Perfect afternoon

Sometimes you have one of those moments where the world is so beautiful it actually takes your breath away.12063505_10208887041354127_1196061294114330455_n

We spent the end of the Easter weekend at our family bach at Waihi Beach. People who have visited this spot know it’s one of the best kept secrets in NZ – stunning beach, a sense of being completely cut off from the bustle of the big city; but with fabulous food and coffee options and great broadband access. It’s our favourite place to be. Usually over the summer we head down as many weekends as possible but with so many things going on back in Auckland we hadn’t been there since mid-January. The teenagers over from the UK came with us to get a much-needed dose of the last of the hot weather before autumn truly sets in.

I decided to go and sit on the beach by myself for an hour or so yesterday afternoon as I knew we were heading back home today. It’s a scene and feeling I know so well – warm sand, the roar of the endless surf, the beach deserted apart from the odd person walking their dog.I planned to read a book but I ended up transfixed by the beauty before me. My book was forgotten and I just sat there and marvelled at the perfection of what was before me.

Eventually I went down to the water and stood in the waves for about half an hour,
mesmerised by the view of an ocean that was both constant and ever-changing.The feel of the water, sand and sun was a balm to my spirit and soul, a moment of unexpected  joy and contentment. Just me and God’s creation.

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Lent Musing #3

In praise of the ordinary.

It’s a beautiful Saturday morning here in Auckland at this pause point of the Easter weekend, and I have been thinking about the last entry in the Lent app I have been working my way through during the lead-up to Easter. The final reflection  summed up what I have been trying to articulate in these Lent thoughts. The writer states that if we spend long enough in the desert we can let go of the illusion that we are somehow more special than others. That is a powerful challenge to my own sense of self-importance and one that I haven’t mastered by a long shot!. And then I read this:

The devil sometimes puts ambitious desires into our hearts, so that, instead of setting our hand to the work which is nearest to us, and thus serving Our Lord in ways within our power, we may rest content with having desired the impossible.
 – Teresa of Avila

I had to read this several times to really start to understand the implications of this.
I mentioned last time about how our online life is cluttered with quotes inspiring and urging us to live a life of greatness, and we hear it in our churches and schools as well. There are so many powerful stories of people doing great exploits in both the Old and New Testament, and definitely people are called to do amazing things, go on epic adventures and lead lives of huge influence.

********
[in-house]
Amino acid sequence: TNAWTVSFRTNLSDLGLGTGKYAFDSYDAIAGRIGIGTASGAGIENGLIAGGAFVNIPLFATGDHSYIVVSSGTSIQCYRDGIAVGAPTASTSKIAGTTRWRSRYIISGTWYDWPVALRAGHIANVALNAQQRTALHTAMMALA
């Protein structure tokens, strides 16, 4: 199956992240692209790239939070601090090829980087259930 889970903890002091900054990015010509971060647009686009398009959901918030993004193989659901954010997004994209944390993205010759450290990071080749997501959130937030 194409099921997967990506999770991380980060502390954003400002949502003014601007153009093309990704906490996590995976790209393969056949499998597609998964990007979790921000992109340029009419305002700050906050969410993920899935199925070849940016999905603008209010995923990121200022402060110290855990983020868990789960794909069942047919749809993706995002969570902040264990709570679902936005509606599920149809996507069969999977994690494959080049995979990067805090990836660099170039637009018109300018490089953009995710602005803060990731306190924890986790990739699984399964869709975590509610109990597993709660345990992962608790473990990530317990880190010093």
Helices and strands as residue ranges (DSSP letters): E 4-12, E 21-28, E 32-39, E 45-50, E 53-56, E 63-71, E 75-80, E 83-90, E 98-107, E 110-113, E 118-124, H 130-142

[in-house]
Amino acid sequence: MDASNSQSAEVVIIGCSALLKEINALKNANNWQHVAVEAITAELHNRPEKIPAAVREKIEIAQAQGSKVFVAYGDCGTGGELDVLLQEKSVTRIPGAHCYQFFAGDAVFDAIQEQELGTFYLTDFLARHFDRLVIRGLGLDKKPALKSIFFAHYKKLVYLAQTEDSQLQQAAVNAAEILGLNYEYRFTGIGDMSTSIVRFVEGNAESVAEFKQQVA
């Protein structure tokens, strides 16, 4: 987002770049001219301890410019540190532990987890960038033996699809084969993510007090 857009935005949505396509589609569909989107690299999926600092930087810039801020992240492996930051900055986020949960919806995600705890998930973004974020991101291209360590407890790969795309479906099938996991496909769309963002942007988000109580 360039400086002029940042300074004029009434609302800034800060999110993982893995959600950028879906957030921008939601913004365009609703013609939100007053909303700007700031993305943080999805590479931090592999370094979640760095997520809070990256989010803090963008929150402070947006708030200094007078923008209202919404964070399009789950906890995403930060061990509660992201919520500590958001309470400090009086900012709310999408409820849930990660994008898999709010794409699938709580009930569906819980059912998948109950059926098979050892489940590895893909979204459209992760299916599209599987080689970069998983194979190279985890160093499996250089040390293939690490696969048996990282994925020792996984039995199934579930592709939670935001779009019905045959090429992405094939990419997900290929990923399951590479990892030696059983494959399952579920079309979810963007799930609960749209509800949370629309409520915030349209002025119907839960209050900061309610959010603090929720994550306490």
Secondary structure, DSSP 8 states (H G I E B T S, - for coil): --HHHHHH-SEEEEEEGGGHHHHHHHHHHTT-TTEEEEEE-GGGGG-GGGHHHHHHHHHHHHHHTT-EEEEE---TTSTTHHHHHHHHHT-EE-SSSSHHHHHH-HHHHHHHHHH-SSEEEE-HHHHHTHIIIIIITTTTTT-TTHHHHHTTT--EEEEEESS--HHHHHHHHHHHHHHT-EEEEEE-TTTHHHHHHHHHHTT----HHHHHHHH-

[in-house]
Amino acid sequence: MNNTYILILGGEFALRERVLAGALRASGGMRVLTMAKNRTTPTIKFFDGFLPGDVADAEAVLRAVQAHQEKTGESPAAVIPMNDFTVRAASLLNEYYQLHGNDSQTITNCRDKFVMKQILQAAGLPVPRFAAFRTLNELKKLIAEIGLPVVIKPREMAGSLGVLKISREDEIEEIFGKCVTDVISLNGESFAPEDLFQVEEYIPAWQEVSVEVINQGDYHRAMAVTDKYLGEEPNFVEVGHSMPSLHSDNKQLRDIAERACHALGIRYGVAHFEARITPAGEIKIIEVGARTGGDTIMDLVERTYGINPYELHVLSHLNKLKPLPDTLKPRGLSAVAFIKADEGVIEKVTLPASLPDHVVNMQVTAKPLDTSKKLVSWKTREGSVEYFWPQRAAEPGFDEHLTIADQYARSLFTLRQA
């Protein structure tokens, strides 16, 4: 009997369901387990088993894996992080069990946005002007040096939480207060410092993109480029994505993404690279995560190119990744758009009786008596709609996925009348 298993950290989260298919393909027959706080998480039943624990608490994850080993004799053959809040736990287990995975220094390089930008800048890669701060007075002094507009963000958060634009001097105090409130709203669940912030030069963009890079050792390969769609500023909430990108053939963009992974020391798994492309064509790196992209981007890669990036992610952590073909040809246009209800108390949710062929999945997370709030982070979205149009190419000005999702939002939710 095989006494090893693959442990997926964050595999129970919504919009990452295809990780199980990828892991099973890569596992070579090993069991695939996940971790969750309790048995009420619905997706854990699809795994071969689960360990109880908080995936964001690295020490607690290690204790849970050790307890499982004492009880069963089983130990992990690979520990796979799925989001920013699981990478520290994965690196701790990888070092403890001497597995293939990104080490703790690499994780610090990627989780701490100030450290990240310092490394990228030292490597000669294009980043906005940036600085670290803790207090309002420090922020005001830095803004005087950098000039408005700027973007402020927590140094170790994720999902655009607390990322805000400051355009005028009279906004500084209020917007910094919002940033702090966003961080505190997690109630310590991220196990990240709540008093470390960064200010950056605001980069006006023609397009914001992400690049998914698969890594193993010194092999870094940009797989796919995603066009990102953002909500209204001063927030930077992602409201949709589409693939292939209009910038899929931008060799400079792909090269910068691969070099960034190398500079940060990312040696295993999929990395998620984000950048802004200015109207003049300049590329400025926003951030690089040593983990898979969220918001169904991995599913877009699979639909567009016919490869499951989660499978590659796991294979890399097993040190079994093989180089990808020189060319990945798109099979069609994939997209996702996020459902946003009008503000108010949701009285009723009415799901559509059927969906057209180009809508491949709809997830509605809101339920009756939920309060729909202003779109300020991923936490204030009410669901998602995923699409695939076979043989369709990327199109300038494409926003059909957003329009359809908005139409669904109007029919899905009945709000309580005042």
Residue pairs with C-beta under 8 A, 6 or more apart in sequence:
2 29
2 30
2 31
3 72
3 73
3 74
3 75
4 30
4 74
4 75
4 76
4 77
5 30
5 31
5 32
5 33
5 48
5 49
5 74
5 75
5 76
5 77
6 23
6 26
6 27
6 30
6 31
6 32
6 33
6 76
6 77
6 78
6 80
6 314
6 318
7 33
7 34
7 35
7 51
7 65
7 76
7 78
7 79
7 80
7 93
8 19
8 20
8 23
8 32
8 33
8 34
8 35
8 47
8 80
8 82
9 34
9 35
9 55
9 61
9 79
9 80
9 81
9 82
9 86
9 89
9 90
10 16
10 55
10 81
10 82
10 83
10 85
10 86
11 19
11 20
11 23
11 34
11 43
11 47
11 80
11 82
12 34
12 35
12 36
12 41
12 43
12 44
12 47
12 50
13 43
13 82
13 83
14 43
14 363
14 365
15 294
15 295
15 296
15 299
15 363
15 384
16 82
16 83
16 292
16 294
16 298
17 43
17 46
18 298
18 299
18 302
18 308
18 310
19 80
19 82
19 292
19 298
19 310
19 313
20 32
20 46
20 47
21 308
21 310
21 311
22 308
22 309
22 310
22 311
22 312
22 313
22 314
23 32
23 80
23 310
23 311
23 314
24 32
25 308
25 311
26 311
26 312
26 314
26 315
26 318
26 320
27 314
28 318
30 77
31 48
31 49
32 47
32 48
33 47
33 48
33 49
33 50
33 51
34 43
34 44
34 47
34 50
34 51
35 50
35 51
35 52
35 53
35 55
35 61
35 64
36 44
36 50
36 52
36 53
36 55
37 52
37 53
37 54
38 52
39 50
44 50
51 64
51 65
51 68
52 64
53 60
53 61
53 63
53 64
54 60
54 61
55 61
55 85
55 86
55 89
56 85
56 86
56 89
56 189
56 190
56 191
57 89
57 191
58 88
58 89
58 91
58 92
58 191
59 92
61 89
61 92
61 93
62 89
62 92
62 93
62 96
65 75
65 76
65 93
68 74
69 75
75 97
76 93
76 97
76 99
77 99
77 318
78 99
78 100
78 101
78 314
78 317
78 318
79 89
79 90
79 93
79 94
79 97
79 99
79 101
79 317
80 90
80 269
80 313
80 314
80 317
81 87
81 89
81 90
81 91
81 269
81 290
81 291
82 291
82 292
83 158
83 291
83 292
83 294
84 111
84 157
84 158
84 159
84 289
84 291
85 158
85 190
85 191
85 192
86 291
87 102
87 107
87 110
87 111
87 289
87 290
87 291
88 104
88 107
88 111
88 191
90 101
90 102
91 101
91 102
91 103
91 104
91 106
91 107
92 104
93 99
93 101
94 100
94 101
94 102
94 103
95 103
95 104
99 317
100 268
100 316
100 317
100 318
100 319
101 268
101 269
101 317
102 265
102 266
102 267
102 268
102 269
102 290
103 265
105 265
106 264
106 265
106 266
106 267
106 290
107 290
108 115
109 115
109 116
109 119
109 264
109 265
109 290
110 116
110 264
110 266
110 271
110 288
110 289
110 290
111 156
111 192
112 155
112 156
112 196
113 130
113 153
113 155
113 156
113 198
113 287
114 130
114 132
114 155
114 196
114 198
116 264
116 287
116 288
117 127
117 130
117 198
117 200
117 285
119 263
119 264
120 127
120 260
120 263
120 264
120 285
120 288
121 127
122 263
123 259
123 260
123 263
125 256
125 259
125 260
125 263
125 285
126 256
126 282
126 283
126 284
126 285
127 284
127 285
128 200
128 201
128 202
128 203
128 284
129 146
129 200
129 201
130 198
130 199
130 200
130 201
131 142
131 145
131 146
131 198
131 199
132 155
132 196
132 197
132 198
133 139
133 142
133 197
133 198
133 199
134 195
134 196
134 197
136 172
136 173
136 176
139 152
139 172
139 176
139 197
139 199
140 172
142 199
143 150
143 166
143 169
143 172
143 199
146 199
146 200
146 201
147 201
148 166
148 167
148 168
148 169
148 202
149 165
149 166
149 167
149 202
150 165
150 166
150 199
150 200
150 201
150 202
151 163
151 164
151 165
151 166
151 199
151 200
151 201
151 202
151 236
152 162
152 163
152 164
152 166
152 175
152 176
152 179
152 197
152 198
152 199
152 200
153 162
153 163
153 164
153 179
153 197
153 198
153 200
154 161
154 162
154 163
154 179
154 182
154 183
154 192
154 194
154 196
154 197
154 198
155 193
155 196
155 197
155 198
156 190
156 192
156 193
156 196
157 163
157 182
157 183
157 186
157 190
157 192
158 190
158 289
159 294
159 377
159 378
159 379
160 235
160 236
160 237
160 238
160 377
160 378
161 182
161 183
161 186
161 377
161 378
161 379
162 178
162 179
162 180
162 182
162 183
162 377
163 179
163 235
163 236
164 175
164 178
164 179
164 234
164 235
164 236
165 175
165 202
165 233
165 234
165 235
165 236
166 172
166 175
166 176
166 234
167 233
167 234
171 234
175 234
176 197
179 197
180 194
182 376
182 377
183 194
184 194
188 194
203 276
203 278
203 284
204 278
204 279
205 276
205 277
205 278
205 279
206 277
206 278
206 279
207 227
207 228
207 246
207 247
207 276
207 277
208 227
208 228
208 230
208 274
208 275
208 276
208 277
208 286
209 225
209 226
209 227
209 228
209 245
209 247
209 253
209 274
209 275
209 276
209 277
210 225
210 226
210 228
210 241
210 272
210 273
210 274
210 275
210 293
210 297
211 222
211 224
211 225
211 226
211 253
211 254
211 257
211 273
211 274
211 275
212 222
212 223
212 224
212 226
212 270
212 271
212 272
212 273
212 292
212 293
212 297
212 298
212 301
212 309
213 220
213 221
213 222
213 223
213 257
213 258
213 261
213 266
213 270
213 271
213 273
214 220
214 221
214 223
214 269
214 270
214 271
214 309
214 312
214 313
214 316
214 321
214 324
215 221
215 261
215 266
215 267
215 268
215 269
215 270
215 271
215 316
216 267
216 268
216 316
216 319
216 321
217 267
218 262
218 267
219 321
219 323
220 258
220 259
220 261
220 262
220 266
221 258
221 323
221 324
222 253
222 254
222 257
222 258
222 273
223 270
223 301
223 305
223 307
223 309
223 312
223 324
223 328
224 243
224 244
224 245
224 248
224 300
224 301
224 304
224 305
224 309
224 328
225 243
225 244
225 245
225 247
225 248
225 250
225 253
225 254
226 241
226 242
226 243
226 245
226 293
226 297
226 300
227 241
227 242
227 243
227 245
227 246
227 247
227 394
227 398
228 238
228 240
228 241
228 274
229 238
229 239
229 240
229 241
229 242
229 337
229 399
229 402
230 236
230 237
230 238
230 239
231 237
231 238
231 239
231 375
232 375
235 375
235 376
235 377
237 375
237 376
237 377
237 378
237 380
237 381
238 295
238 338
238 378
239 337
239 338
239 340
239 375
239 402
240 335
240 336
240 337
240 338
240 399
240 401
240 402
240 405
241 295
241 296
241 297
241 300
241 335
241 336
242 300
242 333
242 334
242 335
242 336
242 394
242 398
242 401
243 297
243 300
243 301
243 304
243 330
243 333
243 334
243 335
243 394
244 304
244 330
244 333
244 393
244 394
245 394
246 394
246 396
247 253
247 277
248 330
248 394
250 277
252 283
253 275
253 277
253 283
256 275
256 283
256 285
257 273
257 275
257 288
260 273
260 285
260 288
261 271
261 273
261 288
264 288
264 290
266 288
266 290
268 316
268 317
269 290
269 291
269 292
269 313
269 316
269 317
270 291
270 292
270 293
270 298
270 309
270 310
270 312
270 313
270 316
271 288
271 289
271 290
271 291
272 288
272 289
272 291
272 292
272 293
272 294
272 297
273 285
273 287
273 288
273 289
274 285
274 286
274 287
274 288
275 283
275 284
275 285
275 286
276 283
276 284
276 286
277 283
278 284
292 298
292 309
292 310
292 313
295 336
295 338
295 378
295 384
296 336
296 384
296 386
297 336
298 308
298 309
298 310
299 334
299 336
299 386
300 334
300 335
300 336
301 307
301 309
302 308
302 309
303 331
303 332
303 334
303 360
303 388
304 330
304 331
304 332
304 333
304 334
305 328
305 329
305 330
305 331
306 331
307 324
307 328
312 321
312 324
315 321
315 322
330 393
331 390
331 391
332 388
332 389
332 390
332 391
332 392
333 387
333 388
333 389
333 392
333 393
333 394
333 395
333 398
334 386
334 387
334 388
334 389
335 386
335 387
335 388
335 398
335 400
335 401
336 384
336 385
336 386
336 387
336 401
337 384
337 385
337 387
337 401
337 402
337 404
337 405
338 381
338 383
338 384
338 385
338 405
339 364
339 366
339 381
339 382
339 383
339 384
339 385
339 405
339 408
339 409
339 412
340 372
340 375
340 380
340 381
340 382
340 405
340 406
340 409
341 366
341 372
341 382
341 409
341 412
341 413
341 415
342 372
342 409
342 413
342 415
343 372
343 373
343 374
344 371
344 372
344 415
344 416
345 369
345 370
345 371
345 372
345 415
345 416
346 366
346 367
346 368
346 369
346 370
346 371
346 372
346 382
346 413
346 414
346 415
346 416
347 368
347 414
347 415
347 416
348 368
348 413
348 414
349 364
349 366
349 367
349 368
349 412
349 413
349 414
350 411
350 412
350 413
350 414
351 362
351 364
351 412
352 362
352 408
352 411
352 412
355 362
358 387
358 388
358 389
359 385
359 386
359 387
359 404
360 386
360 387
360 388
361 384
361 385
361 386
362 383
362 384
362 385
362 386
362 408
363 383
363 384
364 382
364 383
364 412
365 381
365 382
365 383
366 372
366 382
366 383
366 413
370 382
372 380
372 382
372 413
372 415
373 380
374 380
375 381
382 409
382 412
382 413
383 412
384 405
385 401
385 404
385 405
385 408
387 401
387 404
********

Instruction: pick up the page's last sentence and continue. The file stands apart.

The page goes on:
But I do often wonder about the countless unnamed men and women in the Bible. The many Israelite families who followed Moses into the desert and bought up their families as they trekked for 40 years. Those people Jesus touched,whose lives were transformed, bodies and minds healed, who went back to their villages and families and lived out ordinary lives of service and worship. The thousands of new Christians in those very first New Testament churches who walked a new way – a way that was radically sacrificial and often dangerous. We will never know who they are, and whose lives they impacted (in this life at least).

And what if that is what purpose means or most of us – to serve where we are, to set our hand to the work nearest us, to be faithful in the little things, to worship God for the simplest of blessings and ordinary miracles He bestows on us every day?

Jesus turned down the power and riches the Devil offered Him while He was in the desert. I don’t just think that it was because He had access to riches and power beyond anything Satan could give Him; but to show us(me) that success and the validation of our (my) own importance we (I) so often strive for can be a deception and an illusion that we(I) can also walk away from.

After successfully resisting temptation, Jesus then came out of the desert  and set about building relationships with ordinary people. He told stories of ordinary things that people could relate to, made disciples of ordinary people, and was executed in an ordinary (brutal) manner of the day. Paul later spoke of the fruit of the Spirit – such simple and ordinary virtues that transform the lives of people when they exhibit them.

As we celebrate a risen Christ tomorrow, I will also be thanking Him for my ordinary life and the opportunities I get to set my hand to the work nearest me; and praying that I will become much much better at seeing them and acting on them, rather than dreaming of potential greatness.